Memo 11.22.2021 10 minutes

Back to Basics

Virginia Gubernatorial Election Night At The Glenn Youngkin Headquarters

So you won on education? Now reform it.

Breaking the political hold of Democrats over the state of Virginia, Glenn Youngkin and his fellow Republicans triumphed in the recent election to retake Richmond. Most voters reported that the biggest issue guiding their decision was not the economy, public safety, or their feelings on Trump. Instead, of all things, the main issue in this election was education.

Virginia’s school boards have been in the headlines this past year for a multitude of reasons: teaching Critical Race Theory, enforcing mask mandates, including pornographic material in their libraries, denying and appearing to cover up cases of sexual assault, accusing parents of domestic terrorism, and keeping schools closed longer than many thought necessary, even given concerns about Covid. Somehow, it emerged, Virginia’s state and local governments were able to make an already mediocre educational system even worse. Not only did students learn little to nothing, but now they were being radicalized, scandalized, and even brutalized.

For their part, Terry McAuliffe and most Democratic candidates took proud ownership of these problems, , downplaying or denying problems and pledging full trust in the broken system and the powerful educrats who run it. McAuliffe summed up this thinking with his fatal line—“I don’t think parents should be telling schools what they should teach.” For good measure, he also voiced his support for imposing racial quotas for hiring teachers.

While Youngkin and other Republicans would do well to simply reverse all these policies—ban Critical Race Theory and mask mandates, remove smut from school libraries, require higher safety standards and accountability measures on school campuses, and hire the most qualified teachers—they should also move beyond these symptoms and start treating the disease.

Progressive policies regarding the schools didn’t arise on their own, but are the logical conclusion of the public school monopoly. Not having to compete for student enrollment by producing high-quality education, educational leaders are incentivized to do as little as the law allows. In practical terms, this means reducing academic rigor, loosening up behavioral discipline, adopting various educational gimmicks to give the impression of actually doing something, and worst of all, shutting down parents and keeping them ignorant and uninvolved.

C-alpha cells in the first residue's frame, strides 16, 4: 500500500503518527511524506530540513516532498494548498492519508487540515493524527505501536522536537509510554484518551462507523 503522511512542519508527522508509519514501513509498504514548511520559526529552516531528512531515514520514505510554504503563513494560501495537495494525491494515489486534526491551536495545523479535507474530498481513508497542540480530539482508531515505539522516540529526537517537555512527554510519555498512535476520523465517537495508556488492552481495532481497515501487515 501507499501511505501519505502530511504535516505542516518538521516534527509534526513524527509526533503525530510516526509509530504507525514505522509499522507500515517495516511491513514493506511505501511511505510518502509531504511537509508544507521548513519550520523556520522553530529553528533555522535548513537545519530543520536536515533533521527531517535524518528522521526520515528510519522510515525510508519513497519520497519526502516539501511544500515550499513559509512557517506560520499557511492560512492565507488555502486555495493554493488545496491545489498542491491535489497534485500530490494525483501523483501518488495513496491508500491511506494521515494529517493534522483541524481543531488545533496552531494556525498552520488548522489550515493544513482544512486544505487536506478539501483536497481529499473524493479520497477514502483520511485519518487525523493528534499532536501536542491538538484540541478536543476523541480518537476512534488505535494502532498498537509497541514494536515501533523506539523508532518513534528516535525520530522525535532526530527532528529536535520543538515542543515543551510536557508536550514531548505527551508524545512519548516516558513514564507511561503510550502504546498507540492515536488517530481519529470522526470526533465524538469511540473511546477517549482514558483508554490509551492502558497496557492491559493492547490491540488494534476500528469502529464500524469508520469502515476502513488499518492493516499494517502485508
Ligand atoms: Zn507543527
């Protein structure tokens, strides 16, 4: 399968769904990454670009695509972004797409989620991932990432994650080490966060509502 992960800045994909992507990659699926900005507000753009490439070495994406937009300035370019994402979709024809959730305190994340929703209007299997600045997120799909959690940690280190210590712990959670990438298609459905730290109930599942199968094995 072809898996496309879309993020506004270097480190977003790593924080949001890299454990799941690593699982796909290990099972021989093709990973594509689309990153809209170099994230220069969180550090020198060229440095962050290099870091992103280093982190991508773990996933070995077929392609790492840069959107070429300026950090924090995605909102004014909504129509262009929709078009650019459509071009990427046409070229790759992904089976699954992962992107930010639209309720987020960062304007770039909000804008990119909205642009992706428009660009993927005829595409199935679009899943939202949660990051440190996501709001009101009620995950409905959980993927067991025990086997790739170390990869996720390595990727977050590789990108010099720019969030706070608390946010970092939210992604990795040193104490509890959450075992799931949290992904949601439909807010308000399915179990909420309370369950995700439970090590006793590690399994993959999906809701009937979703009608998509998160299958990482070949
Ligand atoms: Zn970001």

Teachers unions add another layer of unaccountability. Lazy yet opinionated, it is the unions that push for mask mandates, school closures, and progressive propaganda. Originally created to protect good teachers from wrongful terminations, it has now degenerated into protecting bad teachers from any repercussions.

Faced with these sources of incompetence and corruption, parents have almost no leverage to truly advocate for their children. If they have a complaint, even a serious one that might involve a criminal offense, school administrators and teachers have little reason to act—so many don’t. And now, if parents get too loud, school boards will even summon federal authorities to intervene and silence them.

Republican leadership can curb the most egregious excesses and try to protect parents from leftist intimidation. But these measures only last as long as Republicans are in office; more needs to be done to dismantle the public-school monopoly.

This can only ever happen through school choice. Parents of lesser means must have other options besides the public school in their zone. As Christopher Jacobs recommends in a recent article, “conservatives should instead let parents and families—the same ones McAuliffe wants to shut out of school decisions—choose where their sons and daughters can best get a quality education.”

Pure school choice—in which all parents are given vouchers for their children’s education and enrollment dictates a school’s funding—might not work right away. To reach this point, public officials and policymakers should institute gradual reform, establishing more charter schools, independent academies and vocational programs at public schools, and publishing academic and disciplinary information for every campus. These steps of introducing limited school choice and transparency could then be expanded into a voucher program.

Additionally, the feasibility of school choice depends on parents themselves playing a more active role in their children’s education. Besides working with their children at home, they would need to research which schools would work best for their kids. They cannot sit back and trust that the neighborhood public school will take care of their children’s intellectual, emotional, and physical needs.

Parents can become accustomed to the public school monopoly just as educators do. They need to be reminded that school is more than a fancy daycare for minors. Rather, it is an institution that will prepare young people for adulthood. When a school fails in this task, parents have a responsibility to enroll their children in a school that will succeed—even if that means homeschooling.

If the events of the last few months are any indication, parents are clearly ready to break free of the public school monopoly. So yes, Republicans are right to talk about education and engage in the accompanying culture wars, as Glenn Youngkin did in his campaign, but now they need to seize the moment and start effecting real change. They need to fight the teachers unions and school boards, and they need to give parents more options. Not only is this the will of people who elected them, but it’s also necessary to rescue the American education.

The American Mind presents a range of perspectives. Views are writers’ own and do not necessarily represent those of The Claremont Institute.

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